After 15 minutes:



After 30 minutes:



I left it for about 40 minutes with no drop before calling it a success. As soon as the starter arrives I can test compression, and if nothing is grossly wrong then in the engine goes.

Until next time :)

sevenracer
sevenracer Reader
6/12/22 10:22 p.m.

Good call on the compression test. I had a bought a JDM TII motor eons ago, and was planning to just send it in my FB swap since it was supposedly an under 60k motor. Ultimately, changed my mind and had a rebuild done due to, as you said, the cost and scarcity of the engine parts. Rebuilder found a chipped corner seal - would have shown up in a compression test.

WondrousBread
WondrousBread New Reader
6/13/22 10:39 a.m.

In reply to sevenracer :

Exactly. A chipped corner seal is bad, but it would be worse if it failed while running and under load. Then you might gouge a housing, an iron, etc. The rebuild kit is already like $1200, after exchange and shipping more like $1600 CAD for me. Add in an iron or two and it gets very expensive very fast.

Even with the tests it's not a sure thing (it could blow oil smoke or something). But at least the risk is minimized.

infernosg
infernosg Reader
6/13/22 3:06 p.m.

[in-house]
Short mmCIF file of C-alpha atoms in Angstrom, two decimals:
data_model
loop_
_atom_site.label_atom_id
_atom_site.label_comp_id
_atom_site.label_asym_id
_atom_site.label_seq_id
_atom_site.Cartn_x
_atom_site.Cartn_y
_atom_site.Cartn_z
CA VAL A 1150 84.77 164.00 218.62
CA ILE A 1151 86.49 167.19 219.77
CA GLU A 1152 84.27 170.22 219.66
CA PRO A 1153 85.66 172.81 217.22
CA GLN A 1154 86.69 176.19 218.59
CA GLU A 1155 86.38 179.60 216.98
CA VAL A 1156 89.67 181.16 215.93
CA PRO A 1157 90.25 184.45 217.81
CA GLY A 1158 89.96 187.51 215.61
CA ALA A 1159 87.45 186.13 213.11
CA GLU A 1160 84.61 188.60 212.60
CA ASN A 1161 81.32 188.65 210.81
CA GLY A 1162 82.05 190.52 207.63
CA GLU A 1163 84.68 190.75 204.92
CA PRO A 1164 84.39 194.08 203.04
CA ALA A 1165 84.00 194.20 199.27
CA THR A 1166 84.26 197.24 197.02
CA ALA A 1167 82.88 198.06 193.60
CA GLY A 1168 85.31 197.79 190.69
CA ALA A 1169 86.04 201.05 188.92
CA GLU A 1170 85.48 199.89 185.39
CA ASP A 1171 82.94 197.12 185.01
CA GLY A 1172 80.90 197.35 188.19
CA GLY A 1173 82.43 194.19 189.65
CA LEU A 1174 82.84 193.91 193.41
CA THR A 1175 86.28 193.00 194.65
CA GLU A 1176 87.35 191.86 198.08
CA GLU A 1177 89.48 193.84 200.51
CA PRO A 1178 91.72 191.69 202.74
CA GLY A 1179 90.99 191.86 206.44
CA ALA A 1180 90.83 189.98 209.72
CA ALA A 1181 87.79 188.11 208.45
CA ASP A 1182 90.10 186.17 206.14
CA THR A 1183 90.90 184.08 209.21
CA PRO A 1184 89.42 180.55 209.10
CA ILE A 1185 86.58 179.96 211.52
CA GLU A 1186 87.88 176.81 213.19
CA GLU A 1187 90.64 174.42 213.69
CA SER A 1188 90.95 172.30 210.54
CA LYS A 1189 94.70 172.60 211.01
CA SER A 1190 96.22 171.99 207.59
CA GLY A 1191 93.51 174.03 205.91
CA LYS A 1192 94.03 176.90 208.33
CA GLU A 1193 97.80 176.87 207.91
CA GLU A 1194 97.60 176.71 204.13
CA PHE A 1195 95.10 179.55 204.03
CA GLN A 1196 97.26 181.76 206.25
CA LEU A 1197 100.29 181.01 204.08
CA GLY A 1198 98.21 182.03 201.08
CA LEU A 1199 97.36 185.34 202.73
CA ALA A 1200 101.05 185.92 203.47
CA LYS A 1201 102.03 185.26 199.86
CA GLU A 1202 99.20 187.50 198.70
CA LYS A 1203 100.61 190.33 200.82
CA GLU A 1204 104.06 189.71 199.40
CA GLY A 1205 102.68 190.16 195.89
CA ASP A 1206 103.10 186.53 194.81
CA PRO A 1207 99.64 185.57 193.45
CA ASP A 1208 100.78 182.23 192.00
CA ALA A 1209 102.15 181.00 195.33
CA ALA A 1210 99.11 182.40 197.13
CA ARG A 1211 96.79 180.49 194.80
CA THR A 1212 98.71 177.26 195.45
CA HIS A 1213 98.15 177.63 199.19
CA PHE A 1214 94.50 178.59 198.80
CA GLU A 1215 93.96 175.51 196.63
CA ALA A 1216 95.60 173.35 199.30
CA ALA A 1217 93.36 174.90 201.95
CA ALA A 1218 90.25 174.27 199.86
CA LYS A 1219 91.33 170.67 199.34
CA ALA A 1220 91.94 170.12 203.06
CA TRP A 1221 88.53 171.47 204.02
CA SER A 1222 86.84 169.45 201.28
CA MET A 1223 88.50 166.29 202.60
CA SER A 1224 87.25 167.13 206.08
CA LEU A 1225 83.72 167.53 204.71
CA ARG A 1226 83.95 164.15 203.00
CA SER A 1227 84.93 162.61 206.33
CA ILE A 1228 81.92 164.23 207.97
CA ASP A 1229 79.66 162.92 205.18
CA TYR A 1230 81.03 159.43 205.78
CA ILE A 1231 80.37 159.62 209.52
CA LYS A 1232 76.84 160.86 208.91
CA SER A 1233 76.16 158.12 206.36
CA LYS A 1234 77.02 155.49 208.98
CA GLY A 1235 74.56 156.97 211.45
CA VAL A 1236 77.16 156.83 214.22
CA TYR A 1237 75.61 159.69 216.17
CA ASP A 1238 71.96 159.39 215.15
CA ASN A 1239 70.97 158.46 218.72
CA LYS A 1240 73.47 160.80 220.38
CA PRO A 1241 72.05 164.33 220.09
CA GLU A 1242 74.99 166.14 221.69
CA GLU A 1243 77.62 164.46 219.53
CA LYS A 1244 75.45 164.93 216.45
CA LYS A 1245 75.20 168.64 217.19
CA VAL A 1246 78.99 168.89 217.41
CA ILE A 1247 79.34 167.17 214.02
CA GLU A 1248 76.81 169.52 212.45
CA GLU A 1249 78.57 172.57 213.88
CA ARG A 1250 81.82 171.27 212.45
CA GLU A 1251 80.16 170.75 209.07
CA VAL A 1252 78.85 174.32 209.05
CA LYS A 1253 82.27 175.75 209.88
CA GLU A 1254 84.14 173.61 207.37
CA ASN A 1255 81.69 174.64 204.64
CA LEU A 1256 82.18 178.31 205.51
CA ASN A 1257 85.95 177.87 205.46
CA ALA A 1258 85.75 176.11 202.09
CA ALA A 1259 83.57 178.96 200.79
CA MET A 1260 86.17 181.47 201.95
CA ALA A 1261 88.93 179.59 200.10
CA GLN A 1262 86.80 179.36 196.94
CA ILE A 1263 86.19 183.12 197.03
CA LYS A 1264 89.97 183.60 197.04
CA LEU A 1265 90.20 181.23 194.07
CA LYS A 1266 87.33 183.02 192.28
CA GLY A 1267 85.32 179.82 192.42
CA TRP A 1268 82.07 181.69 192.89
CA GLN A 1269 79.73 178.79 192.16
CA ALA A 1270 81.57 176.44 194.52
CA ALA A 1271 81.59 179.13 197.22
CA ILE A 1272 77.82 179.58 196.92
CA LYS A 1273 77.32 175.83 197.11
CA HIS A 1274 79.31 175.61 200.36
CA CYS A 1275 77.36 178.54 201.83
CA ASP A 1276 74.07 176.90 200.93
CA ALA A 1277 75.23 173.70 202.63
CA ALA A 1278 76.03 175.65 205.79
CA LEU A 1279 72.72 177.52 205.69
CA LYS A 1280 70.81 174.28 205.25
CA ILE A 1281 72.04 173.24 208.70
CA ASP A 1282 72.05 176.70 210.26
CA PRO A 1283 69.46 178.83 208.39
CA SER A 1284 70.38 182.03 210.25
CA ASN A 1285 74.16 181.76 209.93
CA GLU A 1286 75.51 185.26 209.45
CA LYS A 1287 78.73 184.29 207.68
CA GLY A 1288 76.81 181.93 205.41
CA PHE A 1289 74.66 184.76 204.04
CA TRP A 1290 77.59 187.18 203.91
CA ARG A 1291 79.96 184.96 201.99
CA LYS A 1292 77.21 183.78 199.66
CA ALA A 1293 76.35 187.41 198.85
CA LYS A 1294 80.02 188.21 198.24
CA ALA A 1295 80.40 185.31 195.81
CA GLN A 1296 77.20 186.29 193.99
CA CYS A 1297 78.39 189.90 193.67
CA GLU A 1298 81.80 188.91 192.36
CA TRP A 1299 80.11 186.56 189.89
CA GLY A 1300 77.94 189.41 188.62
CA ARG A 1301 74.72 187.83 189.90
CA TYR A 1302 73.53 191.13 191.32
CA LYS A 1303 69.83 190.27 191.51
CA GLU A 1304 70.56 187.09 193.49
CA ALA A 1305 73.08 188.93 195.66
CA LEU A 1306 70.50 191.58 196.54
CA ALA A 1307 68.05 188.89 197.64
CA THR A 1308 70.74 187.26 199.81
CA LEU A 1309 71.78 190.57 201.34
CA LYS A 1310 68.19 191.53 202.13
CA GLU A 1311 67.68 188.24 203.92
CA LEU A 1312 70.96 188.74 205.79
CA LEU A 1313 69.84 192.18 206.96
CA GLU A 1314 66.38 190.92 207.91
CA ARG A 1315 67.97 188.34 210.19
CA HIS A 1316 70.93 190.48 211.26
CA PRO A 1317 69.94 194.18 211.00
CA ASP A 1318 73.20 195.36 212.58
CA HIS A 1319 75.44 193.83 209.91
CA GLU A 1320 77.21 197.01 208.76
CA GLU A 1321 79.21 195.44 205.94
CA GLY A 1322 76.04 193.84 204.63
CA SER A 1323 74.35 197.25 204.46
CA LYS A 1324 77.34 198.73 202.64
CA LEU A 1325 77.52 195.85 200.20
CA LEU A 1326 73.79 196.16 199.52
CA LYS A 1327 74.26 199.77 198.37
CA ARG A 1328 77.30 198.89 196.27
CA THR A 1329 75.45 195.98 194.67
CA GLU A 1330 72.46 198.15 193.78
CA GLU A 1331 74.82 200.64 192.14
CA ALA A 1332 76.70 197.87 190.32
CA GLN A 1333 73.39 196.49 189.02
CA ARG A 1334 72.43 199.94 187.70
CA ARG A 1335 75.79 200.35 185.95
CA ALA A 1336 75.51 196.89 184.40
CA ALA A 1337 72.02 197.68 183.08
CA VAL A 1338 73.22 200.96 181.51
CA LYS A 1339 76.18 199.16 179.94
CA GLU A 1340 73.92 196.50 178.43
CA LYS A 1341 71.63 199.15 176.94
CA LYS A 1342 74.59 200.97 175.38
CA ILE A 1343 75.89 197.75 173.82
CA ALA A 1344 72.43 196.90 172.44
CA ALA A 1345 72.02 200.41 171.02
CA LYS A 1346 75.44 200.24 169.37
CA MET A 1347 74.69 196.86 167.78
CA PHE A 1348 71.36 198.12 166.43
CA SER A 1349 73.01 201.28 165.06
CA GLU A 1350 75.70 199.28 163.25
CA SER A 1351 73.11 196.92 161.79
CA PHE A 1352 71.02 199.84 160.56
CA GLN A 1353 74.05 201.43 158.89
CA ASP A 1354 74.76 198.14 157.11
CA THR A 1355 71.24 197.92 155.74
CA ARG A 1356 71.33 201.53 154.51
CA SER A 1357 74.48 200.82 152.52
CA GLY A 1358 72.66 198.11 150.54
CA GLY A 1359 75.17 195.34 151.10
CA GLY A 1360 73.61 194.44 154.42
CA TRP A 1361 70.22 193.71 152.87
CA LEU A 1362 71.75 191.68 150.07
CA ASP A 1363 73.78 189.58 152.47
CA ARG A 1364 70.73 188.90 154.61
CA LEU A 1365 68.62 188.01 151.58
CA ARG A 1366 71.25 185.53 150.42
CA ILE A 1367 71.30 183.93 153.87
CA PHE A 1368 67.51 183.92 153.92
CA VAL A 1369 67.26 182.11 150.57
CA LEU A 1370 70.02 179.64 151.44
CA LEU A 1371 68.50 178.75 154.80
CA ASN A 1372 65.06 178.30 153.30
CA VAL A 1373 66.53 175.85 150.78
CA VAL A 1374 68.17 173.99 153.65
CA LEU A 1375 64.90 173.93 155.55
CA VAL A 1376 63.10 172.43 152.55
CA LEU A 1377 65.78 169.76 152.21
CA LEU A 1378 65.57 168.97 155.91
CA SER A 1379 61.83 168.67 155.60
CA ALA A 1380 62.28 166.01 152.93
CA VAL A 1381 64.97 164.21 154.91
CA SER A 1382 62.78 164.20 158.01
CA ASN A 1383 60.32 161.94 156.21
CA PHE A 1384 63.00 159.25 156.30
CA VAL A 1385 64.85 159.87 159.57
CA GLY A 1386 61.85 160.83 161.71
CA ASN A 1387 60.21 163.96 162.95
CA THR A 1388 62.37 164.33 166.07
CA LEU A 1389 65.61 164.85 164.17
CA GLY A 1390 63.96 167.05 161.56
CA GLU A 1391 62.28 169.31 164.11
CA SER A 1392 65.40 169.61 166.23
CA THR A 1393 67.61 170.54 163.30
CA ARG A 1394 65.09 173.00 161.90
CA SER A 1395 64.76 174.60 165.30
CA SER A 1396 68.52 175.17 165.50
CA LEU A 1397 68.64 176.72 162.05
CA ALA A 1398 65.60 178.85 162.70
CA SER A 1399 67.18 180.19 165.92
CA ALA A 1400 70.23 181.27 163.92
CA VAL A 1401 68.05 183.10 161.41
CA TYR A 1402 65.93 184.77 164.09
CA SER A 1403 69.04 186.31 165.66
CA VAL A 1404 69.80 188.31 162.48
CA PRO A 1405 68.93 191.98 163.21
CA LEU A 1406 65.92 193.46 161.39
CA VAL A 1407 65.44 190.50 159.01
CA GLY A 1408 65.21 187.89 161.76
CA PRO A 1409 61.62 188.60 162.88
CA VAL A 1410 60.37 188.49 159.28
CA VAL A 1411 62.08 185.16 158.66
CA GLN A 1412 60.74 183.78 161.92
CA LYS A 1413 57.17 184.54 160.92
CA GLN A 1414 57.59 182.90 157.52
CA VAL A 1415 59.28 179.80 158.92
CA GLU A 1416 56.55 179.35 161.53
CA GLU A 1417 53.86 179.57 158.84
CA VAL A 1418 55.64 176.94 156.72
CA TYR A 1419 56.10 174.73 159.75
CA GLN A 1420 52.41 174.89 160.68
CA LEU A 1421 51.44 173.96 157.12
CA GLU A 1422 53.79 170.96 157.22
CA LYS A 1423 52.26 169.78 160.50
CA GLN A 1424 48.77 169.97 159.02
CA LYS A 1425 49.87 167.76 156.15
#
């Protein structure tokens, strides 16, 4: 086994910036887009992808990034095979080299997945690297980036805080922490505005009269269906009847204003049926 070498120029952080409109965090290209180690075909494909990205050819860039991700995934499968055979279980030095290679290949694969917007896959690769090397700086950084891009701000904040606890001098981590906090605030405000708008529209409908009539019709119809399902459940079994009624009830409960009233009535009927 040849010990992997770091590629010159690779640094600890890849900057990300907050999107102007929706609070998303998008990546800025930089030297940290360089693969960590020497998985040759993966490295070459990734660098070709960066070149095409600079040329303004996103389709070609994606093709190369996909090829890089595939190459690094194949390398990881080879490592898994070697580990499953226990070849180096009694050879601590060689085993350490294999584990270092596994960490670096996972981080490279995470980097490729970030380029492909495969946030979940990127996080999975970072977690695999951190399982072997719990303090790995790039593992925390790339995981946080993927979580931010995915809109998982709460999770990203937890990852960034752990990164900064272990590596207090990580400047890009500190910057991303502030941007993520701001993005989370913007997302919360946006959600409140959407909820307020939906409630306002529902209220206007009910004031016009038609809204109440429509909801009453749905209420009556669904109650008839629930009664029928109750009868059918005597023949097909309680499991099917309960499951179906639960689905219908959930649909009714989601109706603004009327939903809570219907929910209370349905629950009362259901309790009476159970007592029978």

So this is a S5 TII engine that you're planning on putting in your S4? You've got a couple options with regards to the cooling and oil metering systems. For cooling you can use either S4 or S5 stuff but it has to be as a set: water pump, water pump housing, coolant elbow and thermostat. The thing to pay attention to is whether you'll need the little spacers on the back of the housing. If I recall correctly the S4s needed them but S5s don't. I have the opposite of you - S5 water pump assembly on an S4 front plate, and I didn't need the spacers. The oil metering system is more complicated. The "easy button" is to just remove it. Your S4 ECU won't be looking for it so no fear of limp mode but you will have to pre-mix. Not a big deal to me but some people are particular about it. To use the S4 oil metering pump requires the use of the S4 front cover so that will need to be swapped. This means you'll have to come up with a solution for the turbo oil line. Some N/A front covers already have the casting there - you'll just need to drill out the port and tap the stud holes. Again, my S5 N/A front cover has this but I think I've seen some FC front covers without it. I've also read anecdotal stories of the S5 front counterweight interfering with the S4 front cover. You'll definitely want to check that. If I recall correctly it doesn't require swapping counterweights. Just some clearancing on the inside of the front cover.